The thing is, we have had some hitting at home in the past but we thought he was past that stage as he hadn’t (to our knowledge anyway!) done it for ages. This seems to have all started up again in the past 2/3 weeks so we need to try and work what’s triggered it off.

      Reply
  10. Such an honest post. I do not think you are shallow at all. I think if every mother is honest they care what other parents think and it hurts them. As for his behaviour (obviously I cannot advise as I haven’t come across this yet) I think some things just happen and I do not think you are to blame at all. Try not to beat yourself up too much as it is obvious to readers you and R love him dearly and I think you will all work something out soon enough xx

    Reply
  11. Goodness me sounds as though you are going through hell. To care so much about him and about putting this right shows that you are a fab mum and you’ll have this all sorted in no time. It will soon be a distant memory.

    No one judges you harder than you judge yourself. xxx

    Reply
  12. We chatted about this the other day and I still think it is something that will resolve but it might not do your little man much harm if you carefully pointed out to him that if he is rough with the other children they may choose not to play with him or invite him to things because they don’t like being hurt/pushed. It takes a surprisingly long time for young children to realise that other children have the same general feelings and emotions as themselves.

    Reply
    • Thanks Beth, that’s exactly the approach we have been taking and we are hopeful that it will work fairly quickly as his behaviour does seem to have stabilised in the past few days. Preschool even said he was a very good boy all morning yesterday so fingers crossed x

      Reply
  13. I can’t add anything based on experience as obv L is younger than A. I don’t think you’re bad parents or that A is a “naughty” child – its all part of his learning curve & therefore yours too.
    I completely agree that others are too quick to judge on all aspects of life. I hope that the steps that you & the school are taking with A get the issue resolved quickly. Sending you a hug in the meantime. Hxx

    Reply
    • Thanks Helen x He is definitely on a steep learning curve at the moment with so much interaction with other small people and having to share the attention of the ‘teacher’. Preschool have some really good ideas for positive things we can do so hopefully this will be nipped in the bud quickly x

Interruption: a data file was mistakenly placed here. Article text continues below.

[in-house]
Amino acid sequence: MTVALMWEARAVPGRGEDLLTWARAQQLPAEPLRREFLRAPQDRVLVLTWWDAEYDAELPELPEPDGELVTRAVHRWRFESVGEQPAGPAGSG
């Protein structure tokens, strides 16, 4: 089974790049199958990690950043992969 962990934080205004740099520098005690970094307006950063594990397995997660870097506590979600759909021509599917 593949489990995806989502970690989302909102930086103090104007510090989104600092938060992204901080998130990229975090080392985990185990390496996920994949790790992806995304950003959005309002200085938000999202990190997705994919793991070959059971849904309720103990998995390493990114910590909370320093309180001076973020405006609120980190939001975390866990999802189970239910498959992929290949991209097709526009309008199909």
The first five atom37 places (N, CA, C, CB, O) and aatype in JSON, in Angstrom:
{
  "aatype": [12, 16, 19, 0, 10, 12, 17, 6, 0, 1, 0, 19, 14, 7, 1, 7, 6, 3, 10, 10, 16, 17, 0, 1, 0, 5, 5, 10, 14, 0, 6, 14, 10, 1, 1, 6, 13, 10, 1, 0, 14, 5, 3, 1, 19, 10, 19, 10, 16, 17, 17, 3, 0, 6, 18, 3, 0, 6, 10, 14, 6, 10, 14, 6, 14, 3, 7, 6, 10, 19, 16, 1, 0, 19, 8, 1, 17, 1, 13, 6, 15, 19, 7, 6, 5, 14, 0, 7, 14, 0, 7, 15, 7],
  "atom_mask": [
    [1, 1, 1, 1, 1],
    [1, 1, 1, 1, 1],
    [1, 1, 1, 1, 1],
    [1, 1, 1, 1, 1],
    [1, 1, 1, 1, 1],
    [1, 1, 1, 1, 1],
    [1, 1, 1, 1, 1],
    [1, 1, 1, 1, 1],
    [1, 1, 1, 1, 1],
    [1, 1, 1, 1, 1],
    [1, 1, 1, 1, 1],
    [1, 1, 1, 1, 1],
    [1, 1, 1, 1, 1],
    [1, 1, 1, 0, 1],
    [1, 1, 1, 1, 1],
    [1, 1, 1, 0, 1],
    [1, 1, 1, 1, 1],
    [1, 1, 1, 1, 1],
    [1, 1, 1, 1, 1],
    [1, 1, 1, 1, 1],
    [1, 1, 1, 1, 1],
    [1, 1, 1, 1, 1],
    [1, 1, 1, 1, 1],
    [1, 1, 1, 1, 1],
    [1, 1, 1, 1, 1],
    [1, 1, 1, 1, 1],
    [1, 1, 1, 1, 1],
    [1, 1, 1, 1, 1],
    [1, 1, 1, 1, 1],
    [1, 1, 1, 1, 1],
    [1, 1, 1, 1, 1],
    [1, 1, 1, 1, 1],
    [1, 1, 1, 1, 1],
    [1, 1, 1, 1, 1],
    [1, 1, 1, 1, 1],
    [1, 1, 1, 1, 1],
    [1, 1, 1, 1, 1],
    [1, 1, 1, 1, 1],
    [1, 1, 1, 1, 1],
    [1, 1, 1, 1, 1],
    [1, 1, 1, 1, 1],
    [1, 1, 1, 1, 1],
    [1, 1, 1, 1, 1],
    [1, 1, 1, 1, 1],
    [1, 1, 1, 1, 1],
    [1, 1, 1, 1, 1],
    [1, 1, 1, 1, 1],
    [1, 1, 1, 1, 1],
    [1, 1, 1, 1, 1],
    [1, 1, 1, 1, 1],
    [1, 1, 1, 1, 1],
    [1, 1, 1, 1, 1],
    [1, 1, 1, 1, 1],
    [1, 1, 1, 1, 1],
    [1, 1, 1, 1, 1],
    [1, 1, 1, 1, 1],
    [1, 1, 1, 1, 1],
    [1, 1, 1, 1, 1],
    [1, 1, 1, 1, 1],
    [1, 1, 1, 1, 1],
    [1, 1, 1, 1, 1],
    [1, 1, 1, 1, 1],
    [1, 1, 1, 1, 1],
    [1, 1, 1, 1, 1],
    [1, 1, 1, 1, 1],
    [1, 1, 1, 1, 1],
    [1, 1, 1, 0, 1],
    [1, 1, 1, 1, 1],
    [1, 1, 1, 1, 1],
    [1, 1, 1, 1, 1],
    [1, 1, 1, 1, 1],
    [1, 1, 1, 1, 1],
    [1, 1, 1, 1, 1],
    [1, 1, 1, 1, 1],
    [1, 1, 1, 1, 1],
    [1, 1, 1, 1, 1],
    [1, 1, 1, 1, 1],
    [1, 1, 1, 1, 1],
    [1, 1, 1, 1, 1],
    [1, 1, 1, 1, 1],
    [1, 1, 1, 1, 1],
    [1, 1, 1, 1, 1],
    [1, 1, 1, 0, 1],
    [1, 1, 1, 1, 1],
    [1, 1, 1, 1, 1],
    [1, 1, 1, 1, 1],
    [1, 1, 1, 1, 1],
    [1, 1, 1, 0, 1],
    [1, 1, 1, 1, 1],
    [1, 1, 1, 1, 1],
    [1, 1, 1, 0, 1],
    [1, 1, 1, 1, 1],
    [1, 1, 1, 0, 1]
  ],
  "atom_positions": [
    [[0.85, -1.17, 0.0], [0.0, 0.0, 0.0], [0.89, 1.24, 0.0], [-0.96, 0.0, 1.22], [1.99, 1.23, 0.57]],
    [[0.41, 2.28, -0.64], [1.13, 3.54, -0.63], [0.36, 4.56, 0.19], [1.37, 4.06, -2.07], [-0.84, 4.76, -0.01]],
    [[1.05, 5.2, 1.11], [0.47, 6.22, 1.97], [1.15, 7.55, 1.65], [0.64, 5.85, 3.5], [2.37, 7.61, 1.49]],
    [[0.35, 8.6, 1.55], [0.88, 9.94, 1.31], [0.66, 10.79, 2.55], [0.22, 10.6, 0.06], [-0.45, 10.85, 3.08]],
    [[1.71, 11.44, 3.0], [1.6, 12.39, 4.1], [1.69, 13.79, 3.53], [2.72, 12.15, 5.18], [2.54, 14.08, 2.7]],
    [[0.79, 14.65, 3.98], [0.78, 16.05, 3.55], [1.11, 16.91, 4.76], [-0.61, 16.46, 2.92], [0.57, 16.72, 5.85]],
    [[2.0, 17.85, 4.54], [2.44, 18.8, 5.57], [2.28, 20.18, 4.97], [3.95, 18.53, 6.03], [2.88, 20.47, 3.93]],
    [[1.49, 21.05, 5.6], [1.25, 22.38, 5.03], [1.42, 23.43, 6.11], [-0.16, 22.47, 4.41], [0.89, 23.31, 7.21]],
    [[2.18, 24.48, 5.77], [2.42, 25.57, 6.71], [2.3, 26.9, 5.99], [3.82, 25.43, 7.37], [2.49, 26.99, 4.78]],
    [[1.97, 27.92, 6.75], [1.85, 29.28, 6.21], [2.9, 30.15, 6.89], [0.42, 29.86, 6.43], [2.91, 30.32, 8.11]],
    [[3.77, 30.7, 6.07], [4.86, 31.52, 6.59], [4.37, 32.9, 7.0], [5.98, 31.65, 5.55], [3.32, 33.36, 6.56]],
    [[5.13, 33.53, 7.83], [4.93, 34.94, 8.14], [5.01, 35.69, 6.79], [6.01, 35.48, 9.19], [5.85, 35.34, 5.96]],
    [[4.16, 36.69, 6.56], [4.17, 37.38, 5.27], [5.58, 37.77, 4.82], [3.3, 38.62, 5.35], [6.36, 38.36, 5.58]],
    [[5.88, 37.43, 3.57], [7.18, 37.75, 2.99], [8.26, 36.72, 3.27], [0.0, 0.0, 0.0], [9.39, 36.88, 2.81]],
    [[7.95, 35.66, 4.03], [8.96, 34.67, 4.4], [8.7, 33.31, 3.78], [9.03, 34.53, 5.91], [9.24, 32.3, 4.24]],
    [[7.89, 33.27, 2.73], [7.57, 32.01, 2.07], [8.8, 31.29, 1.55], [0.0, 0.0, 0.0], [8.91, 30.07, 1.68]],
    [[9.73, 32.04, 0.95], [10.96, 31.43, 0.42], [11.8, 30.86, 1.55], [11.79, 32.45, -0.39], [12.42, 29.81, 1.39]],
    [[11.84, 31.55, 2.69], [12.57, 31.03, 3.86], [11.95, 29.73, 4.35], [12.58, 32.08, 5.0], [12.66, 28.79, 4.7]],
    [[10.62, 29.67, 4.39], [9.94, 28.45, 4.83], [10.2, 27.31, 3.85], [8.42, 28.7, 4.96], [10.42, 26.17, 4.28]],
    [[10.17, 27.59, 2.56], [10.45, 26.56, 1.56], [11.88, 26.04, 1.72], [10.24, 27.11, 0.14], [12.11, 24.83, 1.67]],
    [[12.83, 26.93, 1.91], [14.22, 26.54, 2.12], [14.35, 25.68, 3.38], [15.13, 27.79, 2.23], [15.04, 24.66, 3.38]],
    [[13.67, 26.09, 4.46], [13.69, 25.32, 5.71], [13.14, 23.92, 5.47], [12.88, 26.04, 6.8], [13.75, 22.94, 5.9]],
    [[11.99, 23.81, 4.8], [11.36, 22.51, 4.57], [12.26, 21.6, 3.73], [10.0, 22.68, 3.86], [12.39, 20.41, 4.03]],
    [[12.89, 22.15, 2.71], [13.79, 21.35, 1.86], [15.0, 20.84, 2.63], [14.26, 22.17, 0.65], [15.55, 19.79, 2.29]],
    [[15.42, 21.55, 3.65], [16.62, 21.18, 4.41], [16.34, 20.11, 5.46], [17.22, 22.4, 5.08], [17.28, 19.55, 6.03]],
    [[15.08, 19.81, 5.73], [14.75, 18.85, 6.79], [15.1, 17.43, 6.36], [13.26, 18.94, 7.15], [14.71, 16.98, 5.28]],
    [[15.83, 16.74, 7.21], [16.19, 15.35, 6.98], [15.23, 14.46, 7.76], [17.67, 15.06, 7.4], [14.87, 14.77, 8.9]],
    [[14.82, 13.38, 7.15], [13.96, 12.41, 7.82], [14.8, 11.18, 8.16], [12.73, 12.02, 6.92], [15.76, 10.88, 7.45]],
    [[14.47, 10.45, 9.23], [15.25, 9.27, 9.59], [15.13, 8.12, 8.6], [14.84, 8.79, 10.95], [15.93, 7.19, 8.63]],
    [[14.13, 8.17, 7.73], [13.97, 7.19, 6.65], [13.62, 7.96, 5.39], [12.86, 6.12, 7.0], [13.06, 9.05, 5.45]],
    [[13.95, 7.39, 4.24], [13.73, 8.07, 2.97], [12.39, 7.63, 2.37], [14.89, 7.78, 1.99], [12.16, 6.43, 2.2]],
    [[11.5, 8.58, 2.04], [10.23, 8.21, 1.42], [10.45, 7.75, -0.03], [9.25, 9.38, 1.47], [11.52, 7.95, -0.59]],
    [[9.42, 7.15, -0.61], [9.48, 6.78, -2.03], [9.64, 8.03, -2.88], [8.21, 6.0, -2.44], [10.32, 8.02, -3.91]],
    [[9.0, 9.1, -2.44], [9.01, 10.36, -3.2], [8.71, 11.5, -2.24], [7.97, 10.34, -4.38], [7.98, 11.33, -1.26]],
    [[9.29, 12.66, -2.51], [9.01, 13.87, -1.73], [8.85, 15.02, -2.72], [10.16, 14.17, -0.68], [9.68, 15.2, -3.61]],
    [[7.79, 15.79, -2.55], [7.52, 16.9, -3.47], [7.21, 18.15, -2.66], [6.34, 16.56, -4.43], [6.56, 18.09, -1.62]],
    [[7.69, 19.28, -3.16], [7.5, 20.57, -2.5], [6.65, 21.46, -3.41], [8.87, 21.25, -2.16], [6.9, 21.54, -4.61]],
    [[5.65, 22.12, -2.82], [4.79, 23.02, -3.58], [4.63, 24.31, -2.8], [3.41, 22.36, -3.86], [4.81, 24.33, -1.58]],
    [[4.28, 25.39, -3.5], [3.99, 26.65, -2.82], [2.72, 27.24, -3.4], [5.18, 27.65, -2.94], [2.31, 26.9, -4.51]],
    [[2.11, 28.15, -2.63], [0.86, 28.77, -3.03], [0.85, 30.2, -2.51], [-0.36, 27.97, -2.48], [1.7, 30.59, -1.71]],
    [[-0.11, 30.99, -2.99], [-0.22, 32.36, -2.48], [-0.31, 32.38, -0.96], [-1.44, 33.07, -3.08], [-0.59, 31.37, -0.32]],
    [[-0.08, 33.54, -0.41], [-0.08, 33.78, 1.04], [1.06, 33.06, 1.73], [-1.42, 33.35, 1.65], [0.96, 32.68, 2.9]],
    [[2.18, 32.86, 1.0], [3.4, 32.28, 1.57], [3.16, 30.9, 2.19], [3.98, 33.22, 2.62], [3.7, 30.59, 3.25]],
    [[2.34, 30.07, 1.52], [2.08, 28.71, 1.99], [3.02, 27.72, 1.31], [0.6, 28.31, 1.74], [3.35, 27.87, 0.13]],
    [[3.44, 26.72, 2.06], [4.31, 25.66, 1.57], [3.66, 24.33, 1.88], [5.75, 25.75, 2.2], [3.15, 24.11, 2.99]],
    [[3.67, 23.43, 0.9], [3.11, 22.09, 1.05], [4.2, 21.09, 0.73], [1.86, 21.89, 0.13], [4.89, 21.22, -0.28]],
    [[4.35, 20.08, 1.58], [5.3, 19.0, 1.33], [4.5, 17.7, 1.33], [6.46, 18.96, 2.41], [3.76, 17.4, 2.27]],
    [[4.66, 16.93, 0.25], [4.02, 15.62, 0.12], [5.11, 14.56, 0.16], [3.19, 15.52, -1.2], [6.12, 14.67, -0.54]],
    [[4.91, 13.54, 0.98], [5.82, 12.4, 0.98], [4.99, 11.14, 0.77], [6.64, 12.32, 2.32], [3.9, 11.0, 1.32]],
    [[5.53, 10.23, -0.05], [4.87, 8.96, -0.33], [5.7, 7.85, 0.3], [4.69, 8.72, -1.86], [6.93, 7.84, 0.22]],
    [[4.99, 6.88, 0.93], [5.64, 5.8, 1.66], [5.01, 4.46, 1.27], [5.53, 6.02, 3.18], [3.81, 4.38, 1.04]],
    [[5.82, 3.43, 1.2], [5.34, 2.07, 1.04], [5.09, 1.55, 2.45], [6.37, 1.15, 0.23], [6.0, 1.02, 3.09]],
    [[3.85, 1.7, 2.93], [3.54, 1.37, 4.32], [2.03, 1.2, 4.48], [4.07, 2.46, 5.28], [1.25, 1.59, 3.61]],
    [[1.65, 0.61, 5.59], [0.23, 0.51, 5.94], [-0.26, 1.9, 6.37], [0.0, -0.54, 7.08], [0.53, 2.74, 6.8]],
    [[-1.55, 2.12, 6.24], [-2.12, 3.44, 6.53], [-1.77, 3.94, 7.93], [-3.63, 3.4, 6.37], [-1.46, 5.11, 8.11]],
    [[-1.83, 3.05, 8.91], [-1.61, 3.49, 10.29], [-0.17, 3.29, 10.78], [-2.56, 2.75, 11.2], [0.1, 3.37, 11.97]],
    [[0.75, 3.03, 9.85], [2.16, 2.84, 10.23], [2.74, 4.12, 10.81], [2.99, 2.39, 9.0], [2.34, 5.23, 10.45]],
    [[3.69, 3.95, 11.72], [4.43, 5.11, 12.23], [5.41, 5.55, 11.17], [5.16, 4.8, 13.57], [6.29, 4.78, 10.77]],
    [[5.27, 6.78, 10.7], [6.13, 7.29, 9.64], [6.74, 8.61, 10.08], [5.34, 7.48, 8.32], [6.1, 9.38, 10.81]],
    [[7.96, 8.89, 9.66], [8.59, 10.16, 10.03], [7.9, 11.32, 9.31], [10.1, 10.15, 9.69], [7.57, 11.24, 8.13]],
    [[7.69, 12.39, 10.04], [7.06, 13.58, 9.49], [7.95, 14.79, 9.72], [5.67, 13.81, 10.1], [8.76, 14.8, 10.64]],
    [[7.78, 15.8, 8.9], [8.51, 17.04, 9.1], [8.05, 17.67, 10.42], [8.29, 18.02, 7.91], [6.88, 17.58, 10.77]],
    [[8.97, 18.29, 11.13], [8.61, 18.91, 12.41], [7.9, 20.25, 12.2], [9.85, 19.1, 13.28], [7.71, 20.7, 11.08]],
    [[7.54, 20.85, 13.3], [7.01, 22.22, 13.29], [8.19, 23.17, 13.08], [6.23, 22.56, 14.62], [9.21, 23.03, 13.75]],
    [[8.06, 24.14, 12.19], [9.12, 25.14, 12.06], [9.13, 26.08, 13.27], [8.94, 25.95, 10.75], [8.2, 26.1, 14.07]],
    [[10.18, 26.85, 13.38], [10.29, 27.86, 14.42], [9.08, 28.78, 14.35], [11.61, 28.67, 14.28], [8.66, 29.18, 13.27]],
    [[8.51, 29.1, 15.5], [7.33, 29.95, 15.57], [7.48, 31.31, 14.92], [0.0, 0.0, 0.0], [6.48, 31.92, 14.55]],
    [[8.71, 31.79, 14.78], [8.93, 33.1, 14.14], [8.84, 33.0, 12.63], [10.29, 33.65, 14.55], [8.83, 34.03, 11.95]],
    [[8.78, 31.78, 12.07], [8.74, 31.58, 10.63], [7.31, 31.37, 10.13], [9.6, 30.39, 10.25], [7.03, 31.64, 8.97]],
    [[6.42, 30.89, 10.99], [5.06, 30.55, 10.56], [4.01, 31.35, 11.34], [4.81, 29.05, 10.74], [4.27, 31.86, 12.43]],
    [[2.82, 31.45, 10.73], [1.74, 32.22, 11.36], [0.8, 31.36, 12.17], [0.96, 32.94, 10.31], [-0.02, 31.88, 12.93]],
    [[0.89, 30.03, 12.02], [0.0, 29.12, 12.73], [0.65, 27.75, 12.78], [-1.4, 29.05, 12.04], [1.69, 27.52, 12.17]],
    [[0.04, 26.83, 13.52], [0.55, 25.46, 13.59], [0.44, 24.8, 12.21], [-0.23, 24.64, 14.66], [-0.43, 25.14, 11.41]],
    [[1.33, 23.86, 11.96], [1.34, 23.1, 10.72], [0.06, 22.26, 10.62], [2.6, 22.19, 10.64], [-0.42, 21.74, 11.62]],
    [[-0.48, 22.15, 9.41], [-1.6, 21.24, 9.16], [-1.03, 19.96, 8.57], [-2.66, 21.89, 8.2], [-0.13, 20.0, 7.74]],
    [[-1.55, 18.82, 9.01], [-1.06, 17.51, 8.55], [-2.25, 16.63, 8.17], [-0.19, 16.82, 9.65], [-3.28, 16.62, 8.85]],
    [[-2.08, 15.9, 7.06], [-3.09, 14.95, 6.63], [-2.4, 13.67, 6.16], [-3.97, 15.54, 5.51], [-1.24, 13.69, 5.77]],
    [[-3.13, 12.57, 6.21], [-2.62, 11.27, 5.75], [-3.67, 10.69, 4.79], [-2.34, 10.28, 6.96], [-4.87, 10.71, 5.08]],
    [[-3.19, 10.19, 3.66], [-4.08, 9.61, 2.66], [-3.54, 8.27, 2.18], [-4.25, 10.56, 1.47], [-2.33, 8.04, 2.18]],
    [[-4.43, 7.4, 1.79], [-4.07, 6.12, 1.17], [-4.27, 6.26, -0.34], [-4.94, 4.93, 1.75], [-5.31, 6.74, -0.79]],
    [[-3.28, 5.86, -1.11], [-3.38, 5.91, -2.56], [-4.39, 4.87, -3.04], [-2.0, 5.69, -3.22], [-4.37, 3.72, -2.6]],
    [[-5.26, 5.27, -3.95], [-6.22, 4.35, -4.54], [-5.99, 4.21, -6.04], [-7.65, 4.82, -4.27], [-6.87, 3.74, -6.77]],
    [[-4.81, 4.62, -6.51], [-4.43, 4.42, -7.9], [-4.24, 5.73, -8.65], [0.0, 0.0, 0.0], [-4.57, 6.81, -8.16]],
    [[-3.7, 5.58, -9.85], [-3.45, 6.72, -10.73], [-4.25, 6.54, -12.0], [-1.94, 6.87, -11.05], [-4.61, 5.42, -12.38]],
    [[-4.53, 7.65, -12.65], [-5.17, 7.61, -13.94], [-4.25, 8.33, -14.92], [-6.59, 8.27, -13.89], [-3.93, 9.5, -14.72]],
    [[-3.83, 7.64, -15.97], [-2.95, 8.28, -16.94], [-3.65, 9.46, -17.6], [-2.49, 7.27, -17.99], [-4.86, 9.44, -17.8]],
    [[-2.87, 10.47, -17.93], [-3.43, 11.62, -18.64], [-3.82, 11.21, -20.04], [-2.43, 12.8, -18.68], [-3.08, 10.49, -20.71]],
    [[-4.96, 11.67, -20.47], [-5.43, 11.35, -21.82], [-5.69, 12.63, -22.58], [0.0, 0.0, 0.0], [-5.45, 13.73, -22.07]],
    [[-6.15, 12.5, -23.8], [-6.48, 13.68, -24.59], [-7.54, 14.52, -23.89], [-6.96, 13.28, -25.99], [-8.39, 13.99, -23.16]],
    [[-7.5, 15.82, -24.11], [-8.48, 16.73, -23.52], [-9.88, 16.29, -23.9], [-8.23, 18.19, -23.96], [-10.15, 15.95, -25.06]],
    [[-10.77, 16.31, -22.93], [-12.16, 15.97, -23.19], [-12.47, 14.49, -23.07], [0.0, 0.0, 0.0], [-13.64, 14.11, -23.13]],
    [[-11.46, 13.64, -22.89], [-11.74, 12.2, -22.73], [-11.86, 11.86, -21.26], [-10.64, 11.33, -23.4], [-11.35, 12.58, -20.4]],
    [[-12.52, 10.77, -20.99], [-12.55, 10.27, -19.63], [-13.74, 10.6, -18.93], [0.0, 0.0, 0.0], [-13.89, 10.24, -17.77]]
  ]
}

Reply
  14. We went through this although ours was older than yours. It culminated one day in Her Up North having to defend herself against two different mums consecutively on the same afternoon. Dignity in shreds doesn’t begin to describe it.

    Your little ‘un is still young and learning social skills. It’ll work out.

    Reply
    • Thank you HUN. I find the fact that Her Up North was confronted like that completely disgraceful but, sadly, no longer shocking. I think some parents would do well to remember the phrase ‘There but for the Grace of God go I’. I’m not particularly religious but I agree with the sentiment.

      Reply
  15. I would never call you one of those mothers! The very fact that you feel the way you do about the situation is a sign of what a good mother you are. Having me the three of you on a couple of occasions, and chatted to you lots on Twitter, it is very clear how loved A is. All children go through stages where they test the boundaries and exasperate their parents. I hope that you can work together with the nursery to combat this behaviour but in the meantime please remember that it is no reflection upon your parenting skills, and anybody that judges you for it is a person with issues themselves and unrealistic expectations of their own children! xx

    Reply
  16. Hope the pre-school staff have been able to support both you and your son. Parents can be evil! Being a nursery nurse I see this situation all the times. Parents aren’t always to blame for children struggling to adjust to change. Like adults children have their own personaility but they are still learning how to adjust to socitey and what’s expected of them. NEVER blame yourself. You are a wonderful parent. Never would I not invite the ‘naughty’ child to F’s parties or round for tea. People to need to be less judgemental and maybe chatting with others meeting for coffee’s to support each other. None of us are perfect. We all do our best and we all worry about what others think about us. I think there are very few people who don’t worry what others think or are affected by other peoples opinions and actions.

    Lots of love to you xxx

    “I am not a perfect mother. That’s kind of like admitting I am not a unicorn. Neither exist. They are both fantasy.” – Nancy Rue

    Reply

Leave a Reply

Fill in your details below or click an icon to log in:

WordPress.com Logo

You are commenting using your WordPress.com account. Log Out / Change )

Twitter picture

You are commenting using your Twitter account. Log Out / Change )

Facebook photo

You are commenting using your Facebook account. Log Out / Change )

Google+ photo

You are commenting using your Google+ account. Log Out / Change )

Connecting to %s

%d bloggers like this: